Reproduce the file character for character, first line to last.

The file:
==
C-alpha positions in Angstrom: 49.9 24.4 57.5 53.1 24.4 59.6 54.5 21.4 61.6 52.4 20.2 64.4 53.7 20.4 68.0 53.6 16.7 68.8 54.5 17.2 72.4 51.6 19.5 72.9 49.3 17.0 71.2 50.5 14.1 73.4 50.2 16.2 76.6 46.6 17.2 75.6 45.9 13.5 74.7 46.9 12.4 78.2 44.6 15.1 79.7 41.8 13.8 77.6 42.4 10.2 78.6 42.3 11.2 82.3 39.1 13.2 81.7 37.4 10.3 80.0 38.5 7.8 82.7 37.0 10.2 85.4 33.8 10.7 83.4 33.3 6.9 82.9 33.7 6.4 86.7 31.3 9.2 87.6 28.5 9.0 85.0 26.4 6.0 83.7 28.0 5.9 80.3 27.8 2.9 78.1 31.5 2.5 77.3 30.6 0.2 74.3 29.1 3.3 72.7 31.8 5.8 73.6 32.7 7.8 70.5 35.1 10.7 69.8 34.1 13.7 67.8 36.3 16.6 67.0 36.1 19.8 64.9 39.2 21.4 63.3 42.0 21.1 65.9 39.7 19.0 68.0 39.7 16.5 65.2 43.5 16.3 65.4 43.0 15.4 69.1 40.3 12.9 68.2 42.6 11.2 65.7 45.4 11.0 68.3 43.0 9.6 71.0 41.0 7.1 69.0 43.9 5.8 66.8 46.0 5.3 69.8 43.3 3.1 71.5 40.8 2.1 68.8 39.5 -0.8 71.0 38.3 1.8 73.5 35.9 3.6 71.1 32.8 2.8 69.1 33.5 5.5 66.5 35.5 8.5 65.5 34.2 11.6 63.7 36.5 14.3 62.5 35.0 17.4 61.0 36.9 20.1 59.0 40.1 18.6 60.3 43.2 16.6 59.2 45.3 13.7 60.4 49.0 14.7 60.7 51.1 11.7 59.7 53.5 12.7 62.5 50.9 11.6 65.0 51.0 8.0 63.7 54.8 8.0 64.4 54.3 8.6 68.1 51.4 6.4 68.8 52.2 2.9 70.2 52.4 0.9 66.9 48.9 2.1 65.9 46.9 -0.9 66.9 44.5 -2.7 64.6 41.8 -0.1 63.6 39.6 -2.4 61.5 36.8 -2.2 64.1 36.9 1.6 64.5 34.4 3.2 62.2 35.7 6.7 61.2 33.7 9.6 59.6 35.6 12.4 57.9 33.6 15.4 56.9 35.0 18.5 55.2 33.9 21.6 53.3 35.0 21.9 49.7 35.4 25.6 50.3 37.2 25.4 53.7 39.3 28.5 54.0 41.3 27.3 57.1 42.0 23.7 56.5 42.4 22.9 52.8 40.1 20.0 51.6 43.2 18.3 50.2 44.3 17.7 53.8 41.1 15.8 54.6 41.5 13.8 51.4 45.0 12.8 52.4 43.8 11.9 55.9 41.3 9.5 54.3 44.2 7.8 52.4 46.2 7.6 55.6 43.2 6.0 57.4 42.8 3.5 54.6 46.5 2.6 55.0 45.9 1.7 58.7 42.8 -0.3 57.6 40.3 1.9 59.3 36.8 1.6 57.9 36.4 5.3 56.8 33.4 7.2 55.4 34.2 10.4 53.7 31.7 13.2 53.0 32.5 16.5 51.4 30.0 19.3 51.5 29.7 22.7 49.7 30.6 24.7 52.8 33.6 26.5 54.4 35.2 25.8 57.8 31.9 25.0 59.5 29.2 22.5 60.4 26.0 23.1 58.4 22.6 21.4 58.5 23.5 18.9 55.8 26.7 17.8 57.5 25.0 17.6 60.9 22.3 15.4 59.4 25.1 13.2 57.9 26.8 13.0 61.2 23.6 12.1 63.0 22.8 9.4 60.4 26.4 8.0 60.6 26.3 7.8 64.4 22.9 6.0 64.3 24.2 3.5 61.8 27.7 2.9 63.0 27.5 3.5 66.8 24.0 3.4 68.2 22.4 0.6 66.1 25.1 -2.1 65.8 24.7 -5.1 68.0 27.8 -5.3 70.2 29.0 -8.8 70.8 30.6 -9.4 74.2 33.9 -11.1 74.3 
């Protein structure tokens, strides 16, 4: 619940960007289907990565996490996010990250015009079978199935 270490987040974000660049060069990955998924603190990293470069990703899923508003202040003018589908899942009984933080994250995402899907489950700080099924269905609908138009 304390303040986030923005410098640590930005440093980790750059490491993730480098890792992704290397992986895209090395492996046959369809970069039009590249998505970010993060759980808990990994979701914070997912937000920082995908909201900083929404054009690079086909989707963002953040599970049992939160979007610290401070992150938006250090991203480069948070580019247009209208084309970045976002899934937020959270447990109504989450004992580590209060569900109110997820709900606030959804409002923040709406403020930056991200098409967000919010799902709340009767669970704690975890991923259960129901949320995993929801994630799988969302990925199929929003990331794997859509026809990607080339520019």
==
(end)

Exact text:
C-alpha positions in Angstrom: 49.9 24.4 57.5 53.1 24.4 59.6 54.5 21.4 61.6 52.4 20.2 64.4 53.7 20.4 68.0 53.6 16.7 68.8 54.5 17.2 72.4 51.6 19.5 72.9 49.3 17.0 71.2 50.5 14.1 73.4 50.2 16.2 76.6 46.6 17.2 75.6 45.9 13.5 74.7 46.9 12.4 78.2 44.6 15.1 79.7 41.8 13.8 77.6 42.4 10.2 78.6 42.3 11.2 82.3 39.1 13.2 81.7 37.4 10.3 80.0 38.5 7.8 82.7 37.0 10.2 85.4 33.8 10.7 83.4 33.3 6.9 82.9 33.7 6.4 86.7 31.3 9.2 87.6 28.5 9.0 85.0 26.4 6.0 83.7 28.0 5.9 80.3 27.8 2.9 78.1 31.5 2.5 77.3 30.6 0.2 74.3 29.1 3.3 72.7 31.8 5.8 73.6 32.7 7.8 70.5 35.1 10.7 69.8 34.1 13.7 67.8 36.3 16.6 67.0 36.1 19.8 64.9 39.2 21.4 63.3 42.0 21.1 65.9 39.7 19.0 68.0 39.7 16.5 65.2 43.5 16.3 65.4 43.0 15.4 69.1 40.3 12.9 68.2 42.6 11.2 65.7 45.4 11.0 68.3 43.0 9.6 71.0 41.0 7.1 69.0 43.9 5.8 66.8 46.0 5.3 69.8 43.3 3.1 71.5 40.8 2.1 68.8 39.5 -0.8 71.0 38.3 1.8 73.5 35.9 3.6 71.1 32.8 2.8 69.1 33.5 5.5 66.5 35.5 8.5 65.5 34.2 11.6 63.7 36.5 14.3 62.5 35.0 17.4 61.0 36.9 20.1 59.0 40.1 18.6 60.3 43.2 16.6 59.2 45.3 13.7 60.4 49.0 14.7 60.7 51.1 11.7 59.7 53.5 12.7 62.5 50.9 11.6 65.0 51.0 8.0 63.7 54.8 8.0 64.4 54.3 8.6 68.1 51.4 6.4 68.8 52.2 2.9 70.2 52.4 0.9 66.9 48.9 2.1 65.9 46.9 -0.9 66.9 44.5 -2.7 64.6 41.8 -0.1 63.6 39.6 -2.4 61.5 36.8 -2.2 64.1 36.9 1.6 64.5 34.4 3.2 62.2 35.7 6.7 61.2 33.7 9.6 59.6 35.6 12.4 57.9 33.6 15.4 56.9 35.0 18.5 55.2 33.9 21.6 53.3 35.0 21.9 49.7 35.4 25.6 50.3 37.2 25.4 53.7 39.3 28.5 54.0 41.3 27.3 57.1 42.0 23.7 56.5 42.4 22.9 52.8 40.1 20.0 51.6 43.2 18.3 50.2 44.3 17.7 53.8 41.1 15.8 54.6 41.5 13.8 51.4 45.0 12.8 52.4 43.8 11.9 55.9 41.3 9.5 54.3 44.2 7.8 52.4 46.2 7.6 55.6 43.2 6.0 57.4 42.8 3.5 54.6 46.5 2.6 55.0 45.9 1.7 58.7 42.8 -0.3 57.6 40.3 1.9 59.3 36.8 1.6 57.9 36.4 5.3 56.8 33.4 7.2 55.4 34.2 10.4 53.7 31.7 13.2 53.0 32.5 16.5 51.4 30.0 19.3 51.5 29.7 22.7 49.7 30.6 24.7 52.8 33.6 26.5 54.4 35.2 25.8 57.8 31.9 25.0 59.5 29.2 22.5 60.4 26.0 23.1 58.4 22.6 21.4 58.5 23.5 18.9 55.8 26.7 17.8 57.5 25.0 17.6 60.9 22.3 15.4 59.4 25.1 13.2 57.9 26.8 13.0 61.2 23.6 12.1 63.0 22.8 9.4 60.4 26.4 8.0 60.6 26.3 7.8 64.4 22.9 6.0 64.3 24.2 3.5 61.8 27.7 2.9 63.0 27.5 3.5 66.8 24.0 3.4 68.2 22.4 0.6 66.1 25.1 -2.1 65.8 24.7 -5.1 68.0 27.8 -5.3 70.2 29.0 -8.8 70.8 30.6 -9.4 74.2 33.9 -11.1 74.3 
């Protein structure tokens, strides 16, 4: 619940960007289907990565996490996010990250015009079978199935 270490987040974000660049060069990955998924603190990293470069990703899923508003202040003018589908899942009984933080994250995402899907489950700080099924269905609908138009 304390303040986030923005410098640590930005440093980790750059490491993730480098890792992704290397992986895209090395492996046959369809970069039009590249998505970010993060759980808990990994979701914070997912937000920082995908909201900083929404054009690079086909989707963002953040599970049992939160979007610290401070992150938006250090991203480069948070580019247009209208084309970045976002899934937020959270447990109504989450004992580590209060569900109110997820709900606030959804409002923040709406403020930056991200098409967000919010799902709340009767669970704690975890991923259960129901949320995993929801994630799988969302990925199929929003990331794997859509026809990607080339520019």